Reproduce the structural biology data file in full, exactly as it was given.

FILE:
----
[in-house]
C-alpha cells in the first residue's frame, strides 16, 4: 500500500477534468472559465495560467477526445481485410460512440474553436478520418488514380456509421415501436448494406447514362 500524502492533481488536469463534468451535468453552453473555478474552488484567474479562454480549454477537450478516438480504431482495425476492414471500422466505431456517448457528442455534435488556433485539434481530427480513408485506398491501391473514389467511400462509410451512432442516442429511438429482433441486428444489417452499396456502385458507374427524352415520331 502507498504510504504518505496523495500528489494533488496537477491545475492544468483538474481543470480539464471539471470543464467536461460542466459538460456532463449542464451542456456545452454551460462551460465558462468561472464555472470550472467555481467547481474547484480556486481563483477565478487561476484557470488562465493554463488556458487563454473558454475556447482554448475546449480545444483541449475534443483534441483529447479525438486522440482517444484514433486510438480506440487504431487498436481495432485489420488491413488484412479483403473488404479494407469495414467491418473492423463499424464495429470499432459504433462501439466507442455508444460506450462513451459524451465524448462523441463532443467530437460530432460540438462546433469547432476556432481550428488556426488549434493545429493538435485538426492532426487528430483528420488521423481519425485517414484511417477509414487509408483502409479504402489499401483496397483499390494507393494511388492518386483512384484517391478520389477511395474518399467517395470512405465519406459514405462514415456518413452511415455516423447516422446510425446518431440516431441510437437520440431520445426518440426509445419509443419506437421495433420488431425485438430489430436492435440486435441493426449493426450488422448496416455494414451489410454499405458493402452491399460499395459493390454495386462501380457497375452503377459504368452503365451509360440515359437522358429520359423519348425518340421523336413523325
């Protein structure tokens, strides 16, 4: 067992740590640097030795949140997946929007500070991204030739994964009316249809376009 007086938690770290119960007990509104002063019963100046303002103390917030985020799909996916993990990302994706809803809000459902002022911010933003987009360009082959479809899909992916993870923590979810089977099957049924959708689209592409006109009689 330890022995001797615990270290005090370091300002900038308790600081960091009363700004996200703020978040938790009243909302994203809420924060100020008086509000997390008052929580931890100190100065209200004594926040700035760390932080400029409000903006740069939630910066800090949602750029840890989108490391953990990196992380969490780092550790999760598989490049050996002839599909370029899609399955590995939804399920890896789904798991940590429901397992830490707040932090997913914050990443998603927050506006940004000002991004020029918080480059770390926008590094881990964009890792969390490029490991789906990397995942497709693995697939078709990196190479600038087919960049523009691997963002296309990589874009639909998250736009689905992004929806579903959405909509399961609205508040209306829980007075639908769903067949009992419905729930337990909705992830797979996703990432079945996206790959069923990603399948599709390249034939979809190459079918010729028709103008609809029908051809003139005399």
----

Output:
[in-house]
C-alpha cells in the first residue's frame, strides 16, 4: 500500500477534468472559465495560467477526445481485410460512440474553436478520418488514380456509421415501436448494406447514362 500524502492533481488536469463534468451535468453552453473555478474552488484567474479562454480549454477537450478516438480504431482495425476492414471500422466505431456517448457528442455534435488556433485539434481530427480513408485506398491501391473514389467511400462509410451512432442516442429511438429482433441486428444489417452499396456502385458507374427524352415520331 502507498504510504504518505496523495500528489494533488496537477491545475492544468483538474481543470480539464471539471470543464467536461460542466459538460456532463449542464451542456456545452454551460462551460465558462468561472464555472470550472467555481467547481474547484480556486481563483477565478487561476484557470488562465493554463488556458487563454473558454475556447482554448475546449480545444483541449475534443483534441483529447479525438486522440482517444484514433486510438480506440487504431487498436481495432485489420488491413488484412479483403473488404479494407469495414467491418473492423463499424464495429470499432459504433462501439466507442455508444460506450462513451459524451465524448462523441463532443467530437460530432460540438462546433469547432476556432481550428488556426488549434493545429493538435485538426492532426487528430483528420488521423481519425485517414484511417477509414487509408483502409479504402489499401483496397483499390494507393494511388492518386483512384484517391478520389477511395474518399467517395470512405465519406459514405462514415456518413452511415455516423447516422446510425446518431440516431441510437437520440431520445426518440426509445419509443419506437421495433420488431425485438430489430436492435440486435441493426449493426450488422448496416455494414451489410454499405458493402452491399460499395459493390454495386462501380457497375452503377459504368452503365451509360440515359437522358429520359423519348425518340421523336413523325
């Protein structure tokens, strides 16, 4: 067992740590640097030795949140997946929007500070991204030739994964009316249809376009 007086938690770290119960007990509104002063019963100046303002103390917030985020799909996916993990990302994706809803809000459902002022911010933003987009360009082959479809899909992916993870923590979810089977099957049924959708689209592409006109009689 330890022995001797615990270290005090370091300002900038308790600081960091009363700004996200703020978040938790009243909302994203809420924060100020008086509000997390008052929580931890100190100065209200004594926040700035760390932080400029409000903006740069939630910066800090949602750029840890989108490391953990990196992380969490780092550790999760598989490049050996002839599909370029899609399955590995939804399920890896789904798991940590429901397992830490707040932090997913914050990443998603927050506006940004000002991004020029918080480059770390926008590094881990964009890792969390490029490991789906990397995942497709693995697939078709990196190479600038087919960049523009691997963002296309990589874009639909998250736009689905992004929806579903959405909509399961609205508040209306829980007075639908769903067949009992419905729930337990909705992830797979996703990432079945996206790959069923990603399948599709390249034939979809190459079918010729028709103008609809029908051809003139005399």